Gulabo Sitabo review - Ayushmann and Amitabh’s simple, ‘antique’ show with fairly interesting elements!
Actors Ayushmann Khurrana and Amitabh Bachchan’s big, direct digital release titled ‘Gulabo Sitabo’, has hit Amazon Prime! Tracing the lives of simple yet quirky characters that live within a dilapidated mansion, director Shoojit Sircar and writer Juhi Chaturvedi, try to give us the drama that unfolds within Fatima Mahal (the mansion). Does Gulabo Sitabo live up to the expectations of audiences?
Mirza (Amitabh) and Begum are married for many years and are ageing together along with their very old mansion (Fatima Mahal) in Lucknow. They have a number of tenants that live within this mansion and the most problematic one of them is Baankey (Ayushmann), who barely pays the rent and always argues. Mirza wants to get hold of this mansion that is written in his wife’s name and simultaneously, Baankey brings in an archaeological officer (Vijay Raaz), who promises to do good for all the tenants. However, the 95 year old Begum has other plans and how all the characters are affected by this mansion forms the rest of the story.
As for the casting of Gulabo Sitabo, one can say that the makers have gone in for a peculiar mix of actors for the various roles. Of course to start off with, Ayushmann as Baankey and Amitabh as Mirza do justice to their whacky roles. Ayushmann in particular is seen in a never before avatar and Amitabh aces the 78 year old man. Farrukh as Begum, is an interesting choice and so is Vijay Raaz as the archaeological officer. Shrishti as Guddo has a nice role to play and a lot of smaller roles seem to register well, mainly due to the look and feel of the way they are designed.
Gulabo Sitabo is a slice of the lives of people in Fatima Mahal’s premises. One must patiently understand the purpose of each of these characters before the drama unfolds. At first, it does seem a little slow and the proceedings take time to settle in. Ayushmann’s funny rivalry with Amitabh is something that is enjoyable and the toilet breaking portion in the first few minutes is very naturally shot.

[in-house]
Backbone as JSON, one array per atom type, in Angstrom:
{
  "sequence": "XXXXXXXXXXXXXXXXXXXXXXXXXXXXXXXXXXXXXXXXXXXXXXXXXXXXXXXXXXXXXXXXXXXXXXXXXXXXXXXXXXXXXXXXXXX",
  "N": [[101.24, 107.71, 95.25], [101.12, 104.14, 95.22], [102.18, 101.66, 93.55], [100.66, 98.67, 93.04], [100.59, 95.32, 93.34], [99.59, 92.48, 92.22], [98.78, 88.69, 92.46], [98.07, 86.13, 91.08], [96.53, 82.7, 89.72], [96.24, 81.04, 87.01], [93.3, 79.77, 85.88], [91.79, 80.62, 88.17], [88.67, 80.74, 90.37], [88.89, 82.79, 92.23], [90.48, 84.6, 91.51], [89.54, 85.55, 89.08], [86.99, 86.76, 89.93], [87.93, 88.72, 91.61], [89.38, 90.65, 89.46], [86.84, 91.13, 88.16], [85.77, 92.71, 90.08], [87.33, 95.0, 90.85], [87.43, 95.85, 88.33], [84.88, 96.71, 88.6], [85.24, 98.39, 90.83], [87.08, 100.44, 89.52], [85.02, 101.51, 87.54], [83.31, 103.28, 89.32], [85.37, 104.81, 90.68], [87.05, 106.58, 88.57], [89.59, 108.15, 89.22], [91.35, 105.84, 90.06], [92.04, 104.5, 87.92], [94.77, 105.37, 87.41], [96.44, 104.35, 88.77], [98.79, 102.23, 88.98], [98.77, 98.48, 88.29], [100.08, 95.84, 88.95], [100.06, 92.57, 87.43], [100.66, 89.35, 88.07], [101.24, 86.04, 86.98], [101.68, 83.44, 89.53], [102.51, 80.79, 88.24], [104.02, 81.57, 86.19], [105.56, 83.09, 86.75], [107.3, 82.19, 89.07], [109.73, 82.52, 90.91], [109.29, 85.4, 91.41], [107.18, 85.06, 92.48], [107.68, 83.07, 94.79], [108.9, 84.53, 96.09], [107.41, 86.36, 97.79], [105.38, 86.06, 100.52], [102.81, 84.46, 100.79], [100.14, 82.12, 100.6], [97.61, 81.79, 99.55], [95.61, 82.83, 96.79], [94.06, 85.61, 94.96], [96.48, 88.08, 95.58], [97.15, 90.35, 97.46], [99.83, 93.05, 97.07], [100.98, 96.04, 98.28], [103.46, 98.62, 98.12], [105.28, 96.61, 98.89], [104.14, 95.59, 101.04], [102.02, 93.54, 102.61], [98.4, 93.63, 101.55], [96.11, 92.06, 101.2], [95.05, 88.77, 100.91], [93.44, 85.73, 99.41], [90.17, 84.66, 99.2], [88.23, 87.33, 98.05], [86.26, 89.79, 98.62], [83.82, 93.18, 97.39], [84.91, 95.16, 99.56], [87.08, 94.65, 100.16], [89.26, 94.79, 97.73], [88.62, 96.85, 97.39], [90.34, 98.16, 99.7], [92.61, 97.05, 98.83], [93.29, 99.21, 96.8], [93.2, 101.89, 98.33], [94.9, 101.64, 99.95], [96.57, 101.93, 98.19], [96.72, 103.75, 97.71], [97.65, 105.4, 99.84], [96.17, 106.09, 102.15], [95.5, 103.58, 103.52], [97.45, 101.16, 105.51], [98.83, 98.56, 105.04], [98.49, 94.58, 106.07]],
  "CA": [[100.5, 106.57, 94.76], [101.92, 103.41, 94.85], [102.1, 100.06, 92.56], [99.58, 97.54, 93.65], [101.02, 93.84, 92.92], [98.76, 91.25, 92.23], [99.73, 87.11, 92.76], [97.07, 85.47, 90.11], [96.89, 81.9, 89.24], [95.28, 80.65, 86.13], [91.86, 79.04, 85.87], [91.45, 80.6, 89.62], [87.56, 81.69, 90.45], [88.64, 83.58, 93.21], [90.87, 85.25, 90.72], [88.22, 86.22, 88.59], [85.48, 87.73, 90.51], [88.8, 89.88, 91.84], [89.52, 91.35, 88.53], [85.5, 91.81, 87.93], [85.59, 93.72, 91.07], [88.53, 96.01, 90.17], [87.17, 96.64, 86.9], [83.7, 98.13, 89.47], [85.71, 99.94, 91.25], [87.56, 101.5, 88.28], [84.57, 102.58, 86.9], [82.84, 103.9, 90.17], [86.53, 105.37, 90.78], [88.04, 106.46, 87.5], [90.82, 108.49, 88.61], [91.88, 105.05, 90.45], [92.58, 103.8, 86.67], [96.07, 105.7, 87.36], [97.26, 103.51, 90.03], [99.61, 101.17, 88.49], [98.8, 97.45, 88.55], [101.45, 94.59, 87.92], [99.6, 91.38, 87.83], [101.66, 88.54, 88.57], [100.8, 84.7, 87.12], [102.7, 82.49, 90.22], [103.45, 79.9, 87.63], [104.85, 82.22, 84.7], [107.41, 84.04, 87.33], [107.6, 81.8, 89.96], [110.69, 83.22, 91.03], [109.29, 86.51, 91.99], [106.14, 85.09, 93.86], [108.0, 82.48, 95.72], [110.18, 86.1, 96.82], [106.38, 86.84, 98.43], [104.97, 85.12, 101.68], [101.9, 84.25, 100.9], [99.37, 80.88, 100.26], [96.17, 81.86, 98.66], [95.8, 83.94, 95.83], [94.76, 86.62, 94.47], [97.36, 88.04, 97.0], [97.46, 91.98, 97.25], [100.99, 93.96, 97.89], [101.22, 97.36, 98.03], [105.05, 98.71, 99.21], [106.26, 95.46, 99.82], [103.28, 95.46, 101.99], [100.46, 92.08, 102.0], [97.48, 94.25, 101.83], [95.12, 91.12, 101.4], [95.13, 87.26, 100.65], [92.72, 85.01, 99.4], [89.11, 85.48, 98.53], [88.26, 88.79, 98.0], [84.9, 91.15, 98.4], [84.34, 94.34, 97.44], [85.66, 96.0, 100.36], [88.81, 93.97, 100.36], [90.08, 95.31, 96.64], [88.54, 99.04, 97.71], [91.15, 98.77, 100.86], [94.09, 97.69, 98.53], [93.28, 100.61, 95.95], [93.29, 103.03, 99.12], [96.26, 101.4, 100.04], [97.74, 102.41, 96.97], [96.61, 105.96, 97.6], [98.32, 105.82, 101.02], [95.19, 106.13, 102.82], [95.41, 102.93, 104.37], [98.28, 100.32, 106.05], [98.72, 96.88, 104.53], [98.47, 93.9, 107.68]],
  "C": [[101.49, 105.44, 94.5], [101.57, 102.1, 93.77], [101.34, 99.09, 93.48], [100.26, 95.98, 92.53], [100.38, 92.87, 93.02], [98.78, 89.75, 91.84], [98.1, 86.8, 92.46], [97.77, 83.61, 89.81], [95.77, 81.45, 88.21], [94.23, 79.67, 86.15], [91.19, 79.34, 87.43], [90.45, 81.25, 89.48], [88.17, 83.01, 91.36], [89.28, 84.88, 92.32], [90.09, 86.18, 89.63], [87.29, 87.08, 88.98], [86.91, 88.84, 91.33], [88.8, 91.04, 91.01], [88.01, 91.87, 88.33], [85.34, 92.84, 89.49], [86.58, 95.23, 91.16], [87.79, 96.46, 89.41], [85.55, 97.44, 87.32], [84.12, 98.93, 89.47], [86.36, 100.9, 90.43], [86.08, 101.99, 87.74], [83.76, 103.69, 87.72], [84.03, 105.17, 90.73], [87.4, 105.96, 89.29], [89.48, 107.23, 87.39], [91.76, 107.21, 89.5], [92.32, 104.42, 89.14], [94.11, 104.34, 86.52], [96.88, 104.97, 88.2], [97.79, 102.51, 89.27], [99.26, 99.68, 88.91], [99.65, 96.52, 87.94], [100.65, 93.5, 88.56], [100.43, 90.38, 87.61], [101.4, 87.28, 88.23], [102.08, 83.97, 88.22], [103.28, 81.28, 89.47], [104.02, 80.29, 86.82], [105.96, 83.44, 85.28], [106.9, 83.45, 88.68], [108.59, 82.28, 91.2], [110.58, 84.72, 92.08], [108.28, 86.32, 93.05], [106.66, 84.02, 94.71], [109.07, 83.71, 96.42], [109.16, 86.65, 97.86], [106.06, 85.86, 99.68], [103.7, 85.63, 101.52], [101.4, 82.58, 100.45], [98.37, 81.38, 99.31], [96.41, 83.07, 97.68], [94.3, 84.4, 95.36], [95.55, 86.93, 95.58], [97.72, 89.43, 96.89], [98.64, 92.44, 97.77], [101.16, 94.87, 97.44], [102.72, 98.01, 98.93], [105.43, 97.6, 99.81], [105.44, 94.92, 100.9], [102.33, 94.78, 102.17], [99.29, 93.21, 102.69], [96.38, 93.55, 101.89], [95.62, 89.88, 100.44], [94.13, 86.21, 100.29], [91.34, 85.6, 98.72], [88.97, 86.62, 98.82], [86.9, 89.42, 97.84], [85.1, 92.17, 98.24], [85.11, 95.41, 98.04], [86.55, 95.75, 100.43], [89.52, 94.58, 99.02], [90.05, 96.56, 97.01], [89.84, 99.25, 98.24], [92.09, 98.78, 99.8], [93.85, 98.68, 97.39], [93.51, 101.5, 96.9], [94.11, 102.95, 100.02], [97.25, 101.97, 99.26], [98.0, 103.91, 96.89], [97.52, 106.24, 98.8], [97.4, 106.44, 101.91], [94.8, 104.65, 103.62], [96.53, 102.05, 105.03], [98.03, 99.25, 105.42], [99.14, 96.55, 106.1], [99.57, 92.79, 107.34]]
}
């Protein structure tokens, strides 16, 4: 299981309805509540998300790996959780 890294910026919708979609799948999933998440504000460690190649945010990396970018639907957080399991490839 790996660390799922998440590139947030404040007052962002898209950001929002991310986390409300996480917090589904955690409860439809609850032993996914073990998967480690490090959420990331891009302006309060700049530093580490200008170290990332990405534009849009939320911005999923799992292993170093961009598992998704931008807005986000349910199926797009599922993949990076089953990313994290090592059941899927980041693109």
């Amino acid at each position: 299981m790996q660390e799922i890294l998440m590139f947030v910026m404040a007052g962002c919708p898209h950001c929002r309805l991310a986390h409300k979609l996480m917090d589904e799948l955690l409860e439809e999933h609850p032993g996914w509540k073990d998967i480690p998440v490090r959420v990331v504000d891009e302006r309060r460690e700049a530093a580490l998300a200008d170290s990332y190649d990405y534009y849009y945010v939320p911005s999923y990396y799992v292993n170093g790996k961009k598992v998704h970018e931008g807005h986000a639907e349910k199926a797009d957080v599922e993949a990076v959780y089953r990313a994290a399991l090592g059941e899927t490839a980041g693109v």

Almost all the houses in the film have ancient architecture and so does the age old mansion. The mansion to be frank is a character in itself and the most important of them all. The emotion it holds can be termed the crux of the story and most events are centered around who would get hold of this mansion. Be it the streets of Lucknow, the rickshaws, the costumes or even the dialogues in most scenes, we are drawn into this part of the country where poverty is the new normal. Kudos to the makers for sticking to this and not opting for grandeur at any instance. Technically, the film has a decent deal to offer. Cinematography by Avik is natural and the movements are not very filmy. Edit by Chandrashekar one might wonder could have been a little crisper. Music by Shantanu Moitra serves the purpose in terms of background score. But what deserves true credit is the extraordinary art work and the simple, yet real costumes and locations that have been opted for by the makers.
Some of the mention worthy scenes of Gulabo Sitabo find themselves in the latter half of the film. Be it Begum’s 95th birthday celebration scene or Ayushmann’s encounter with his heartless ex, the twists and the suspense has been saved for the last few minutes. However, a lot of the general audiences might feel the first 30 odd minutes to be lengthy, though this sort of a drama film requires a slower pace. This could have had some more engagement considering the fact that most of the film is set inside a mansion.
On the whole, Shoojit Sircar’s Gulabo Sitabo presented to us by Amazon Prime has some intricate elements in the form of human values, emotions and the worth of what can be termed truly ‘old’. Ayushmann and Amitabh perform well in this irony based, drama - comedy film with an emotion driven layer. However, if you are expecting pure entertainment, this could not be your weekend flick as the entire picture has a slow-ish pace to it. If you are ready to sink in with the patience required, enjoy and cherish this simple realistic story about ‘Fatima Mahal’ and its residents!
A realistic take on ‘ living space’ and what it means to its various people!